May 15, 2015

Which Is Best, Paternalistic or Maternalistic Care?

Be careful with this choice, as both can be good and both equally bad. The author of this is a woman doctor and she feels maternalistic care should be better. I have experience with both and there are advantages to either male or female doctors and there are some very serious disadvantages. Some doctors have advantages based on the type of medicine they practice.

Problems for both sexes:
  1. Avoid either sex when the doctor talks at you or leaves you out of the discussion.
  2. Avoid either sex when the doctor hands you a prescription without any explanation.
  3. Avoid either sex when the doctor fails to give you clear instructions about medication side effects.
  4. Avoid either sex when the doctor does not give you a copy of your lab results and does not explain them to you.
  5. Avoid either sex when the doctor does not listen to you about the problem you are trying to explain. Keep to the facts as you know them and don't add drama to the facts.
  6. Avoid either sex when they bully you or boss you around to get the results they desire. Avoid tests when they will not explain the purpose or reason for the test.
There are many more chilling effects that the doctor can have on the doctor-patient relationship that should have you seeking another doctor. There are doctors that are plainly bad doctors, yet are still practicing medicine.

Always remember that you have little time with the doctor and if they waste the time or fail with many of the above items, seriously consider finding another doctor. Make sure they are interested in your health and providing the best care. However, remember that what you may think is the best care, may not be best for you and they should explain this to you. You also have the responsibility to listen to the doctor and then ask questions if you do not understand what you are being told.

The author uses an analogy that leaves me cold and wanting to avoid her. I am a human being with wants and needs and not a baby chick in a brood of patients for her to watch over. If she were with me every day and making sure that my medical needs were provided for on a daily basis, then I might not be so opposed the her analogy.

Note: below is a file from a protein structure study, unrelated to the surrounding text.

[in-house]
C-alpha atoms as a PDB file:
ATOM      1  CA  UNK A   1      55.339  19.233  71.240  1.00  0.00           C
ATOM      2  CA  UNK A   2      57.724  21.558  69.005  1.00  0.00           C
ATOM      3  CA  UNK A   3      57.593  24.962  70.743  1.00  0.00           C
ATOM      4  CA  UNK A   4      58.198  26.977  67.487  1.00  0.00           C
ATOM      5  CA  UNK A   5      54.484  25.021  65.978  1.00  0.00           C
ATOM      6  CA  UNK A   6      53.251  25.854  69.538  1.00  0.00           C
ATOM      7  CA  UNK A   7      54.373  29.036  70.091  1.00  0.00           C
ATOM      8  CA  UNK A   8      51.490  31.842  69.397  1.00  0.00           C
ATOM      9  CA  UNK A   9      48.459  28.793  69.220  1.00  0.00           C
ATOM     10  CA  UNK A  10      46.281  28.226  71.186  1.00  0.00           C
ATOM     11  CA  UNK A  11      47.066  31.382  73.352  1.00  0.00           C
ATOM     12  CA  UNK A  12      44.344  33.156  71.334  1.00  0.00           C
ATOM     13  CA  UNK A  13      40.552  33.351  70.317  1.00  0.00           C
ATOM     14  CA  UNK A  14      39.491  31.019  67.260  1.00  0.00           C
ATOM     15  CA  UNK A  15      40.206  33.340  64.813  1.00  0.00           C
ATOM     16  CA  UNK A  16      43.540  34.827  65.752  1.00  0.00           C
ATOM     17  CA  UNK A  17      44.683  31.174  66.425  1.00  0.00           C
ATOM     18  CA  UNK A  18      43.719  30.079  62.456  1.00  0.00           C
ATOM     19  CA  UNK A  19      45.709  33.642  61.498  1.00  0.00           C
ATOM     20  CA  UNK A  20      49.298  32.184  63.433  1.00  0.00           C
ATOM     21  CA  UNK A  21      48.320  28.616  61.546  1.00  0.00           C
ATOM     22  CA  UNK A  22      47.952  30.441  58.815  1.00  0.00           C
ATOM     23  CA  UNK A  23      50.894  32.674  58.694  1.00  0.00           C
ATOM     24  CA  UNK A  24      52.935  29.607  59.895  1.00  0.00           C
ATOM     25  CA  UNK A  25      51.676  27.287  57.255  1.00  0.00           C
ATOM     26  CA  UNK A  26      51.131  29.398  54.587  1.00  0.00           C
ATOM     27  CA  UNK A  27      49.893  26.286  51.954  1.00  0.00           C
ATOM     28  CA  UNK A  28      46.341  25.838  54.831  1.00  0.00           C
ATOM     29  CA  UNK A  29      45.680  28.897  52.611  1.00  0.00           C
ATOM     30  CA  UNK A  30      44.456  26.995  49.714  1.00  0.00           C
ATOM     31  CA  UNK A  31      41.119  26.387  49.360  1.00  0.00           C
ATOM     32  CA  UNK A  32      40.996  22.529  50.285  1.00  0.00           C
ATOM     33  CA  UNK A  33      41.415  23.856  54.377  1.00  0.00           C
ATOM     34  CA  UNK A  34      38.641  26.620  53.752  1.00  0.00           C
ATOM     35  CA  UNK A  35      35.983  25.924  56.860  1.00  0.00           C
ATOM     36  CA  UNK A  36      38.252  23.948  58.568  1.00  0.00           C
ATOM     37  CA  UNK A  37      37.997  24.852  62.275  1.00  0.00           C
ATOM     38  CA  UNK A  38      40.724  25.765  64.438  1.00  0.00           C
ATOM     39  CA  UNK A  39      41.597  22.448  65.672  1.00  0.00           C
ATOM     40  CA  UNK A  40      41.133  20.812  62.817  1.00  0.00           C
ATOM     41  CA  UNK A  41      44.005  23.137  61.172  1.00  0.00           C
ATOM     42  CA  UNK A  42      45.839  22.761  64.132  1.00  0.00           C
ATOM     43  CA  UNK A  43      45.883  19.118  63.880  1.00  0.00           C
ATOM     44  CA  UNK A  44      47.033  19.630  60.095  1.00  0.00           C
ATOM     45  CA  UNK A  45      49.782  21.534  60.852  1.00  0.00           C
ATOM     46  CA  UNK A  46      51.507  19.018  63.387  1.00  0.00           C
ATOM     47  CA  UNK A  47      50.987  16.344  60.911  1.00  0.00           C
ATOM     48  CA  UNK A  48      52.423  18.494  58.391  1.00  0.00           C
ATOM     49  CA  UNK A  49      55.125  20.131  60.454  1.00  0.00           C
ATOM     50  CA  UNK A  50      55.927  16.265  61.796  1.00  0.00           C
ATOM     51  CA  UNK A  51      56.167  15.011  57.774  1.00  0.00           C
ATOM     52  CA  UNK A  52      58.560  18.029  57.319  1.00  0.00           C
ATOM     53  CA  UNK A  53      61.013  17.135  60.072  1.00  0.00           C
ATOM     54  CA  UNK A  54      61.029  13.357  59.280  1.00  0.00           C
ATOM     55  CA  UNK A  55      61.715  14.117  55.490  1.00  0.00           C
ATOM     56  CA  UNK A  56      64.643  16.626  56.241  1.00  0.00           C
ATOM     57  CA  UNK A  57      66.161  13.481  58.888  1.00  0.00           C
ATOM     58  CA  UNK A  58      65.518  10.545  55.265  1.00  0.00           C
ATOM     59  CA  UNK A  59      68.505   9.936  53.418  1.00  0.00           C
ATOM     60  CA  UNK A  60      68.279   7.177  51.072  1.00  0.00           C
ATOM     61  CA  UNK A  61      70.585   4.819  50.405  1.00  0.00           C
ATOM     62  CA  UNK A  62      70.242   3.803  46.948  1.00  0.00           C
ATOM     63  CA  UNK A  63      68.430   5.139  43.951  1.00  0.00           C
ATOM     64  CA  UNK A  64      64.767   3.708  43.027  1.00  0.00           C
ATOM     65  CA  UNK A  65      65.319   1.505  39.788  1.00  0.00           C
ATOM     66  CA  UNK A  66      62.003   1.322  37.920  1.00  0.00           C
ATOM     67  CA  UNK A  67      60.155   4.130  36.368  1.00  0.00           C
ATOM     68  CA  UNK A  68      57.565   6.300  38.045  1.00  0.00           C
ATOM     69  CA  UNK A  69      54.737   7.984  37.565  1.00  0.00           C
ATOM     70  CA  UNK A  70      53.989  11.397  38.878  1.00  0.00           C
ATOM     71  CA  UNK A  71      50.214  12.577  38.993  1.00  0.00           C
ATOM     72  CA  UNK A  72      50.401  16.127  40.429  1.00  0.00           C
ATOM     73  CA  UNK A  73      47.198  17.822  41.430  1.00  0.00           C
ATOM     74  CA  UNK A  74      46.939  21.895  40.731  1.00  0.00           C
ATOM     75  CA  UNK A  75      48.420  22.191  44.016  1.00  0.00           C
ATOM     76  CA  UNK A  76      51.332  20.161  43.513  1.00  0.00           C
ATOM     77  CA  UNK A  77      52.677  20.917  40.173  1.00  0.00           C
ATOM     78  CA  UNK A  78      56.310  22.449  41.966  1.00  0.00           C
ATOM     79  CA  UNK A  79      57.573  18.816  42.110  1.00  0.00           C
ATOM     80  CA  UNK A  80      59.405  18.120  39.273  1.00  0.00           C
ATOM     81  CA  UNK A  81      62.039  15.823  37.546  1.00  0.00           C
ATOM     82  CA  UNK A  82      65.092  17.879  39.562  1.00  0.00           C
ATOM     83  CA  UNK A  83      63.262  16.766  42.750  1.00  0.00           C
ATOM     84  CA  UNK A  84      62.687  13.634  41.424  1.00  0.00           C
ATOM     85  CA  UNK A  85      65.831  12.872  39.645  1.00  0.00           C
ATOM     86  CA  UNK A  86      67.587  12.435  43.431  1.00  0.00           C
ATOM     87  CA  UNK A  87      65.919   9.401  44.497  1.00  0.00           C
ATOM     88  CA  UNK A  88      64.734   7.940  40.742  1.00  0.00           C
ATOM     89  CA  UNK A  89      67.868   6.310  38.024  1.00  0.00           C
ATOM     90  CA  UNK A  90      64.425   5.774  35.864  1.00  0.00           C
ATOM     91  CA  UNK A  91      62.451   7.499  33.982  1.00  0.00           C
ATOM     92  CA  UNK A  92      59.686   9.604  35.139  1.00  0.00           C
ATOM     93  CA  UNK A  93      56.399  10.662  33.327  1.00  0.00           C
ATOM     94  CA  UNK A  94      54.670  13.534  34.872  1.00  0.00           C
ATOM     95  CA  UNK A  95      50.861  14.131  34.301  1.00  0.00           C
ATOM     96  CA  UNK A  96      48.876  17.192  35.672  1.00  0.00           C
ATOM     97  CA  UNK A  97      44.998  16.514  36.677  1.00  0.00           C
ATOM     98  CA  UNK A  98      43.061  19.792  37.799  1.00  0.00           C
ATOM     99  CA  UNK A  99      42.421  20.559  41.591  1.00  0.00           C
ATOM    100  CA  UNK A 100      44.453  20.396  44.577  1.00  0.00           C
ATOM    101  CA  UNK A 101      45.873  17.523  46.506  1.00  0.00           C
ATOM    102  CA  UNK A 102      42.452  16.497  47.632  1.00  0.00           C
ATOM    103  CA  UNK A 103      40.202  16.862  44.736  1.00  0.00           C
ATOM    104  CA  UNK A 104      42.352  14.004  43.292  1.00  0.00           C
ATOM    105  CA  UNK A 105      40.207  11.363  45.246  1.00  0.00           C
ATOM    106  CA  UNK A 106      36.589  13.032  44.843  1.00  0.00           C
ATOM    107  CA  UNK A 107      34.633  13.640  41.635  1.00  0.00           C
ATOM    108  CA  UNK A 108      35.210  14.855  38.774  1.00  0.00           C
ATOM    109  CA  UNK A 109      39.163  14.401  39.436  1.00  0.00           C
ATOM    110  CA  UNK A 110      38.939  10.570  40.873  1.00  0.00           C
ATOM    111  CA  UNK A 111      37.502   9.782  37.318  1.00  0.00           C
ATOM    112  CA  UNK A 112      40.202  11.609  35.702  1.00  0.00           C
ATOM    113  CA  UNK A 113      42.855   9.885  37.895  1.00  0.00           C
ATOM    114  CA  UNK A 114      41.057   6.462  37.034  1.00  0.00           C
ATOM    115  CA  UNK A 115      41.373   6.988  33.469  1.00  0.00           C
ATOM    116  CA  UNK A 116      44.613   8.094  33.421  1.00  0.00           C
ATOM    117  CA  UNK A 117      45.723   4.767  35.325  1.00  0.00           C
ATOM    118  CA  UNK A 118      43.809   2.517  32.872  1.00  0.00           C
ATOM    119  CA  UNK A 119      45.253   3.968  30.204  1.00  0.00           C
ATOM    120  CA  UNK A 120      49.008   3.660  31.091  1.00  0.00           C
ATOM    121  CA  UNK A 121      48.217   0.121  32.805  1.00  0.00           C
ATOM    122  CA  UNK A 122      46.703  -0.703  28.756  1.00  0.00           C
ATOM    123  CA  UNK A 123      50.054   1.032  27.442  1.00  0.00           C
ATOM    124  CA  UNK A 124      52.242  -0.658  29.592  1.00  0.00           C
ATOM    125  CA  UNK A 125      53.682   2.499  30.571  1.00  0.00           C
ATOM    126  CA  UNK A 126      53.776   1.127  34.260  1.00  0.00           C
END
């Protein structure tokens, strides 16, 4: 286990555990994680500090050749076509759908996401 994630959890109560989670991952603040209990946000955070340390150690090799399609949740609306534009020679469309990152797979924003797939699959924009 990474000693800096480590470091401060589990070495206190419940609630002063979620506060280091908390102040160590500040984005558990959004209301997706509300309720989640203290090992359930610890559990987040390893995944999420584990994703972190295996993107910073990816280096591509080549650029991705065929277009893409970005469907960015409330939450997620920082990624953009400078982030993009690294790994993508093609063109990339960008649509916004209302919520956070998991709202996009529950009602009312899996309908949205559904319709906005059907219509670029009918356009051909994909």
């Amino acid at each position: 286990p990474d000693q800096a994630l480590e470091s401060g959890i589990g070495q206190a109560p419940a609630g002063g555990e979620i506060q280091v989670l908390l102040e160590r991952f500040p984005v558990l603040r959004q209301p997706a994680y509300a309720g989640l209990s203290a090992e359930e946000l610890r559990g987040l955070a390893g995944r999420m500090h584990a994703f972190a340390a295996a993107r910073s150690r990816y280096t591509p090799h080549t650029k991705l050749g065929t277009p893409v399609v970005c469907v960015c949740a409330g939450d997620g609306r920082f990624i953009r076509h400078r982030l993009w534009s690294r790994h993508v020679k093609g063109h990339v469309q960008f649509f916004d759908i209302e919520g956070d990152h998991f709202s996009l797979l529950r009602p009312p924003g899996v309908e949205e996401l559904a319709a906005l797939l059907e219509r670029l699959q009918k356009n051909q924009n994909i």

She says she has been taught that paternalism is not good, but feels that maternalism is the softer side and it is okay. To me they are equal and often damaging to the patient. I disagree with the author when she says maternalistic physicians do not dictate the their patients, but guide them gently in what they think best. This is the same as paternalism and you cannot separate them.

If they are good doctors, they will not be maternalistic or paternalistic, but just good doctors. They will accomplish many of the following:
  1. Good doctors will give patients autonomy, never make them feel alone, or unsupported in their care.
  2. Good doctors will care for the patient as a whole and not just the illness or problem. This will be regardless of the faults or weaknesses of the patient.
  3. Good doctors will reassure the patient they will be there for what ever they decide.
  4. Good doctors will acknowledge the patient as the unique person they are and treat them as such.

The last item above separates good doctors from poor doctors, and are the most difficult to find. Many doctors attempt to put themselves on the pedestal, but it is the great doctors that patients elevate to the pedestal. Yet it is these great doctors that know how to step off the pedestal and care for their patients as the humans they are, despite their uniqueness.

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